Warren Buffet, the Oracle from Omaha and easily the greatest investor of all time, is famous for dishing out some of the best investment advice anywhere. Once when he was asked about his top rules for investing, Buffet shared this rather obvious insight: “Rule No. 1: never lose money; rule No. 2: don’t forget rule No. 1.” That tidbit is about as exciting as a Nebraska cornfield, but when your strategy earns you billions, people listen.
Perhaps no other quote captures Buffet’s investment philosophy better than this one: “When we own portions of outstanding businesses with outstanding managements, our favorite holding period is forever.” Got it? Buffet buys quality, well-managed companies, and then he holds them forever. His Berkshire Hathaway fund has made millionaires off countless investors who have stuck by his brand of homespun wisdom and rational investing.
Is Warren Buffet the only person who knows how to spot a great company? I think not. Truth is, great companies have certain telltale signs that keep them successful over long periods of time. Scratch below the surface and you’re likely to find a set of non-negotiable core values built around a big vision. The leadership team is usually cohesive, goals and objectives are clear, and they are future-focused. Few companies today marry all these competencies as seamlessly as the Volkswagen Group of auto-companies. To achieve their stated vision of becoming the #1 Automaker on the planet, VW spent a record $12.5 billion dollars on R&D. Money ain’t everything, but it’s a pretty good barometer of how serious a company is about achieving their goals. By the way, VW is well on their way to achieving their goal.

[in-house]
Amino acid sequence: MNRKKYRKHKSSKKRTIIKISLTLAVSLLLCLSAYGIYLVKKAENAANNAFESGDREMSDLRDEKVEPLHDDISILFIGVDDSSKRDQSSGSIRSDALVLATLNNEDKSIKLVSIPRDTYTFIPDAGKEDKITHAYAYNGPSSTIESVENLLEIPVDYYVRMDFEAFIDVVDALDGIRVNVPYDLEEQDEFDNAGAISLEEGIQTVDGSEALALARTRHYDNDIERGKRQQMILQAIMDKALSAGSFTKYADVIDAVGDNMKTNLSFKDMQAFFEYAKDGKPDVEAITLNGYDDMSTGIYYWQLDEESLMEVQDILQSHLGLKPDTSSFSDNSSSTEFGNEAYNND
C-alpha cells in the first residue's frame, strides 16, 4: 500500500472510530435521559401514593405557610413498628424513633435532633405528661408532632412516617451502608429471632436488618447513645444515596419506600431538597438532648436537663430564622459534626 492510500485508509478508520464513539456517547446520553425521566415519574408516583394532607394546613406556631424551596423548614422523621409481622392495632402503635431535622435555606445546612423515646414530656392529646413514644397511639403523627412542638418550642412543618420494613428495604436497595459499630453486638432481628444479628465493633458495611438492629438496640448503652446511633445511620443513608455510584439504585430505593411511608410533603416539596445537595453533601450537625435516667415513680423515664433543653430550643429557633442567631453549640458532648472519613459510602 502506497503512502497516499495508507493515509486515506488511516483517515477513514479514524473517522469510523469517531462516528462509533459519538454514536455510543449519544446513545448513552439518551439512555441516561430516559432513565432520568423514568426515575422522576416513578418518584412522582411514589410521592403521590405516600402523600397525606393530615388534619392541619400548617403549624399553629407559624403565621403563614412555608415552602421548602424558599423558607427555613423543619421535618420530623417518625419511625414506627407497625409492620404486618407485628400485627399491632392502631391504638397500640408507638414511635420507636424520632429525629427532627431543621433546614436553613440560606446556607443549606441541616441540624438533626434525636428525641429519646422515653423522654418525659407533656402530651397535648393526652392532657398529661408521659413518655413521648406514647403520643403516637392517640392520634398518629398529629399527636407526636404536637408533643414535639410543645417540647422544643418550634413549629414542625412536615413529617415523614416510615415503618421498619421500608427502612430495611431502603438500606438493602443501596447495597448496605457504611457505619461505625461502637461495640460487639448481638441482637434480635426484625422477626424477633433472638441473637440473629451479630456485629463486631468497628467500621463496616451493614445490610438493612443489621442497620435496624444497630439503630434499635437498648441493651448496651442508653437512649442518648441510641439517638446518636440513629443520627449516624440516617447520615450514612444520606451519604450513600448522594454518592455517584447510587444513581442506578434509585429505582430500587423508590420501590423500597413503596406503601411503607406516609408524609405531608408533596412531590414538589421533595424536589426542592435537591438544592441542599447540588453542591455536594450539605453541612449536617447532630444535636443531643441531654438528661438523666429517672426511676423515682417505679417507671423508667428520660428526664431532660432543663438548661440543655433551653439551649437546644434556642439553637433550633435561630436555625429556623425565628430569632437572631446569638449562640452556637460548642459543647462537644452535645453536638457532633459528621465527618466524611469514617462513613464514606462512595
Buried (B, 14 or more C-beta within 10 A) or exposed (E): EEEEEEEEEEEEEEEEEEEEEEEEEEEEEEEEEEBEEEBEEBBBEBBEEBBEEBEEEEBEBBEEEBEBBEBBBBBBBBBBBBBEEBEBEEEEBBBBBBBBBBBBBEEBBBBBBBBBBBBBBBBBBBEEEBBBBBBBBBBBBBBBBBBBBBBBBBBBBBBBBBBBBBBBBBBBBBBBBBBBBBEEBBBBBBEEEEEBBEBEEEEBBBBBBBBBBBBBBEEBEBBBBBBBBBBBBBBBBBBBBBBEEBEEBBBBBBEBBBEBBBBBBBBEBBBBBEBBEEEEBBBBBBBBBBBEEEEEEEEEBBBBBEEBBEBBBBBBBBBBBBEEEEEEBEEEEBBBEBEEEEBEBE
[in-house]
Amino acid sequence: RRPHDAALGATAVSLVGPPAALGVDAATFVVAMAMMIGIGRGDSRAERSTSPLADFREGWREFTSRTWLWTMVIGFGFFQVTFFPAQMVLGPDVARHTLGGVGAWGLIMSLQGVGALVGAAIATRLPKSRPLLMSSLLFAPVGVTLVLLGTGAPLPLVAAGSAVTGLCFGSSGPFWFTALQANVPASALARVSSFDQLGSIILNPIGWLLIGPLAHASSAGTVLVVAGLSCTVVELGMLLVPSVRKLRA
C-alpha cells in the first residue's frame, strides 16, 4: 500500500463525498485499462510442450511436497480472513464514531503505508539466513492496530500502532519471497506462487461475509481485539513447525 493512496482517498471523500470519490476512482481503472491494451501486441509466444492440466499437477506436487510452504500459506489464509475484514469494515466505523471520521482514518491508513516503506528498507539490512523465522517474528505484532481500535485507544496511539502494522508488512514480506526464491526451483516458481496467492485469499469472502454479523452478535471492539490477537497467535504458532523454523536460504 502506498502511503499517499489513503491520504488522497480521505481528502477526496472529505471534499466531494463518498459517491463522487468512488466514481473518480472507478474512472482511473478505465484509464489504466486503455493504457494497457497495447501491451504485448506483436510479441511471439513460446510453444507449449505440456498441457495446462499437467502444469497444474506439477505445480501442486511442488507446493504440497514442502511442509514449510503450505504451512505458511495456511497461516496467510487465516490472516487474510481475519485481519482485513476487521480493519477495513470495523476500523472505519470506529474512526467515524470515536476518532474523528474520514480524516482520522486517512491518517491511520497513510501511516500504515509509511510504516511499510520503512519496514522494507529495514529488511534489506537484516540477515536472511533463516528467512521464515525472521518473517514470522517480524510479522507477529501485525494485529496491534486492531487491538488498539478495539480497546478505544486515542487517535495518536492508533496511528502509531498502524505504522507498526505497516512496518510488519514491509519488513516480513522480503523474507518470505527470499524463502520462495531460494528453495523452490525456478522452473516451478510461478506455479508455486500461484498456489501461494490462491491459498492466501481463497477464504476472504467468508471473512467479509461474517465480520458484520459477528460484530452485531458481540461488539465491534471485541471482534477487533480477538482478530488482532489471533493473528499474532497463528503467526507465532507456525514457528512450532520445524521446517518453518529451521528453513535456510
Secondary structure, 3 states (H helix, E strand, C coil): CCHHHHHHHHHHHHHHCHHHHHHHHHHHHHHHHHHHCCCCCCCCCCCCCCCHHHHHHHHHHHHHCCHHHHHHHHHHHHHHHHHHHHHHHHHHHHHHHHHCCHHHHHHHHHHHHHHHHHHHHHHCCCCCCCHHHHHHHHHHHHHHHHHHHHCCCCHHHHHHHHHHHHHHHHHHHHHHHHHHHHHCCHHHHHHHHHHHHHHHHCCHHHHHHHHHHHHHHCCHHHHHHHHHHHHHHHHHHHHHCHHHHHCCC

Successful companies also have one more thing in common: They communicate well. They develop great products and services, and then they build a message plan that gets the word out—and in (to the rank and file employees.) Communication is no afterthought for the Apples, Whole Foods, Macys, and Samsungs of the world. But how does a company start? Where do they begin? Here is how one health-care organization went about developing a great communication plan. They identified 8 steps, and these steps will work for any organization.
- Goals: Over time, what are the main things you wish to accomplish?
- Objectives: What do you want to accomplish with your communications?
- Strategy: In what ways can the objectives be accomplished?
- Audience: To whom your communications will be addressed, and how you will inform them.
- Tactics: What tools will you use to accomplish your objectives?
- Messaging: Specifically, what do you need to say?
- Timing: What is the timeframe for your communications?
- Evaluation: How you will measure the results of your plan?
So, will your company break through the clutter of your industry to emerge on top? Will you achieve lasting success? The answers to those questions may lie as much in how well you communicate your messages as in how well your company is run.
What are your messages saying about you?